Novelist and writing professor Elizabeth Mosier says that writing about sex should be grounded and embodied in the sense, not relying on over-intellectualization or the stylized vocabulary of pornography. "Excellent writing of any kind should be embodied. It's not abstract. Some of those winners intellectualize sex. You wonder, Where is it happening? You're almost confused," she says. "People are unpredictable and complex, and sexual behavior is just one of the many manifestations that writers can use. You don't want to take behavior that shows humanity and do it a disservice by taking a sharp right turn away from what you know to be true to write from a preconceived narrative, which is what bad writing is: abstract and also based on concepts that you don't actually believe are true."

What makes writing strong, Mosier maintains, is not the "titillating" vocabulary of pornography—throbbing cocks, etc.—but rather colloquial language that conveys something about a character's mentality or the setting of the work.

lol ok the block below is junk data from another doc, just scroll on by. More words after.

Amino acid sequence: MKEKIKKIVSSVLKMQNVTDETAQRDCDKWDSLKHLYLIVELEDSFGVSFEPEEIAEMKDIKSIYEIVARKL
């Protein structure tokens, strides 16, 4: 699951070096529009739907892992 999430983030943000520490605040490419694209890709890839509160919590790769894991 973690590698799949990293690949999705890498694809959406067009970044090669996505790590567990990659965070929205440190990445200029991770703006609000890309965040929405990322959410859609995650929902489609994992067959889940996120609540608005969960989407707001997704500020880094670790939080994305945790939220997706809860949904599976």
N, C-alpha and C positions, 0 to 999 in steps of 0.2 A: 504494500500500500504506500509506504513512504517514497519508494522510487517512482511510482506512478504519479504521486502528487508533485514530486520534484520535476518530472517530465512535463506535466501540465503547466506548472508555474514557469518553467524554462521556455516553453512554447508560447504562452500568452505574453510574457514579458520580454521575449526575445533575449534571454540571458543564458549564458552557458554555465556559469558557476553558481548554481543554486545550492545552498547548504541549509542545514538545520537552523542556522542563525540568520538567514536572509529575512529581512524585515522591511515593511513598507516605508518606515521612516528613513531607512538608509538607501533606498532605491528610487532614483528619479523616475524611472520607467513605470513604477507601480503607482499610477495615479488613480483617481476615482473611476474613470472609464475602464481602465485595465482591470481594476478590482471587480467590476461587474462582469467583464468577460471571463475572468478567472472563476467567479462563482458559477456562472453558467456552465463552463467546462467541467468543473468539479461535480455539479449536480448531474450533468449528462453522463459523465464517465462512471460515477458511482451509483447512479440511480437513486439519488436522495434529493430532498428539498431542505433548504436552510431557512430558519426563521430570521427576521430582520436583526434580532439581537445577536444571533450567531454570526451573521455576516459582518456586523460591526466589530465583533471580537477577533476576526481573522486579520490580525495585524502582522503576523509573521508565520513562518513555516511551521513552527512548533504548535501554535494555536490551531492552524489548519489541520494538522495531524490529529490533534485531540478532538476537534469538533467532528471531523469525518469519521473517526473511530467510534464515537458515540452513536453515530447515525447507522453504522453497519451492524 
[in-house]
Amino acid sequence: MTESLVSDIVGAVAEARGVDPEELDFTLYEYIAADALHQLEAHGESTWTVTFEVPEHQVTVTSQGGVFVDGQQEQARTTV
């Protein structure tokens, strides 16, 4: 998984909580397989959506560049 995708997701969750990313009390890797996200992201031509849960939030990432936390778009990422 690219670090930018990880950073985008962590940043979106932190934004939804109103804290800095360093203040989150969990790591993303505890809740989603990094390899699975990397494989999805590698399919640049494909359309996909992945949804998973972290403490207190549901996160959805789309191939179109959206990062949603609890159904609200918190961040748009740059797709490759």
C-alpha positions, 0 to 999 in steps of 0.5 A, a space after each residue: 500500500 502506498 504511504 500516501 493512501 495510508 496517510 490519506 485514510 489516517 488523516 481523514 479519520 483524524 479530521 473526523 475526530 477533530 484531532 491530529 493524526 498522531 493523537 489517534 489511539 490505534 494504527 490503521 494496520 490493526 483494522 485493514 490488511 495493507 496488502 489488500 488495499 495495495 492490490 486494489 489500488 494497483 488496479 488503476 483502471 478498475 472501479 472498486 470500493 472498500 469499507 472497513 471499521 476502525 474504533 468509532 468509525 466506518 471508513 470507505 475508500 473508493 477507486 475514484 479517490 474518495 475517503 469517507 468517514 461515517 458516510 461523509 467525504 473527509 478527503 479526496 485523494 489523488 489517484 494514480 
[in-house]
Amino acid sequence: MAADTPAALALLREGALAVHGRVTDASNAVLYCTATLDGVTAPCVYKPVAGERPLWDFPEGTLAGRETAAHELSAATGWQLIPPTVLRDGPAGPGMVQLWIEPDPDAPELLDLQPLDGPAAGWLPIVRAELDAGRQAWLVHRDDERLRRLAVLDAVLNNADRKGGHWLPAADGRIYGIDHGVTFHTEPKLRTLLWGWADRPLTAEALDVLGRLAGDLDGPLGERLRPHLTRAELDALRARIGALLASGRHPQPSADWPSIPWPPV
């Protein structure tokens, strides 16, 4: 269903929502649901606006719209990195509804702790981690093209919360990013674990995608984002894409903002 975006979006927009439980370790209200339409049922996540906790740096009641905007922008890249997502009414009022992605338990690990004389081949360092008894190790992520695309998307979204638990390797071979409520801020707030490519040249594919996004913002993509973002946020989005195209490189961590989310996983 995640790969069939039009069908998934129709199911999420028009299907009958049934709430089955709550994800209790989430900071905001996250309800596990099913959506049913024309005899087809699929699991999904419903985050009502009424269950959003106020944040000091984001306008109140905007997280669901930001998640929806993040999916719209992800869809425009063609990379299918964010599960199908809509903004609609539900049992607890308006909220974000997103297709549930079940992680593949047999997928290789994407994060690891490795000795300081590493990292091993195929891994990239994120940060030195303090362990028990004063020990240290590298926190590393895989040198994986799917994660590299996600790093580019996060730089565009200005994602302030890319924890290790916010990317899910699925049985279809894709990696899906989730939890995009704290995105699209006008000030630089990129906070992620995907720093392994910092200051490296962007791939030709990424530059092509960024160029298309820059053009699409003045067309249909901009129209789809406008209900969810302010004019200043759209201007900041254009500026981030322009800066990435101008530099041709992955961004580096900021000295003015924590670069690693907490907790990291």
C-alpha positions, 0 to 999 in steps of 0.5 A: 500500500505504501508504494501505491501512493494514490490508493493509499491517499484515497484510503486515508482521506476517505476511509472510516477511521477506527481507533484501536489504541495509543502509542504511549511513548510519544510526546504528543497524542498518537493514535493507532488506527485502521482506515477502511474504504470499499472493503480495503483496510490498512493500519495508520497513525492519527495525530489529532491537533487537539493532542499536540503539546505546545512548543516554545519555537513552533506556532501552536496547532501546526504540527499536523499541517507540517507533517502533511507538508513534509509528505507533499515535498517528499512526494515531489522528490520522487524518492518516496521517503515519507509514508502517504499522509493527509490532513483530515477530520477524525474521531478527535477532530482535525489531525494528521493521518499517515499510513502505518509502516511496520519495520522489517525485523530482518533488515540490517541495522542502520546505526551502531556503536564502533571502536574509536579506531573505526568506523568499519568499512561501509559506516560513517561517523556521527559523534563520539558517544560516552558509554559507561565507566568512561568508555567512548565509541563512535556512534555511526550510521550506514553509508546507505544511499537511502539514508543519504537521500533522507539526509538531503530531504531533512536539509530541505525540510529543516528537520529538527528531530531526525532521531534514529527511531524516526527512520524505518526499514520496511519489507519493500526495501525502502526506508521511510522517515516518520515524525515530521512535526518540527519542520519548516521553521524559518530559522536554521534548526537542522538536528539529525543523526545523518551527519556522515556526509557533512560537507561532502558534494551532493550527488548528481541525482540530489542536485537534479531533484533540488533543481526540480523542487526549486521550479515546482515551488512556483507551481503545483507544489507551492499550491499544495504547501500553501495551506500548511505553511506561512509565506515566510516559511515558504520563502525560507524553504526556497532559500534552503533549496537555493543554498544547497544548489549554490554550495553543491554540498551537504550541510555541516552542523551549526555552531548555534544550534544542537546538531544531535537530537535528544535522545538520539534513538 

Bad sex writing, then, is so exciting and funny to readers (and critics) because of all the unexpected ways it can be bad. This year, a passage from Tom Connolly's Men Like Air earned a nomination for an unusual reason. In one scene, a woman goes down on a man in an airport bathroom, and the man reaches to grab her passport from her back pocket so he can see if her last name is actually what she says it is. Upon first read, the encounter might seem like your standard bit of blow-job-related plot engineering, which is not great but also not horrific.

The walkway to the terminal was all carpet, no oxygen. Dilly bundled Finn into the first restroom on offer, locked the cubicle door and pulled at his leather belt. "You're beautiful," she told him, going down on to her haunches and unzipping him. He watched her passport rise gradually out of the back pocket of her jeans in time with the rhythmic bobbing of her buttocks as she sucked him. He arched over her back and took hold of the passport before it landed on the pimpled floor. Despite the immediate circumstances, human nature obliged him to take a look at her passport photo.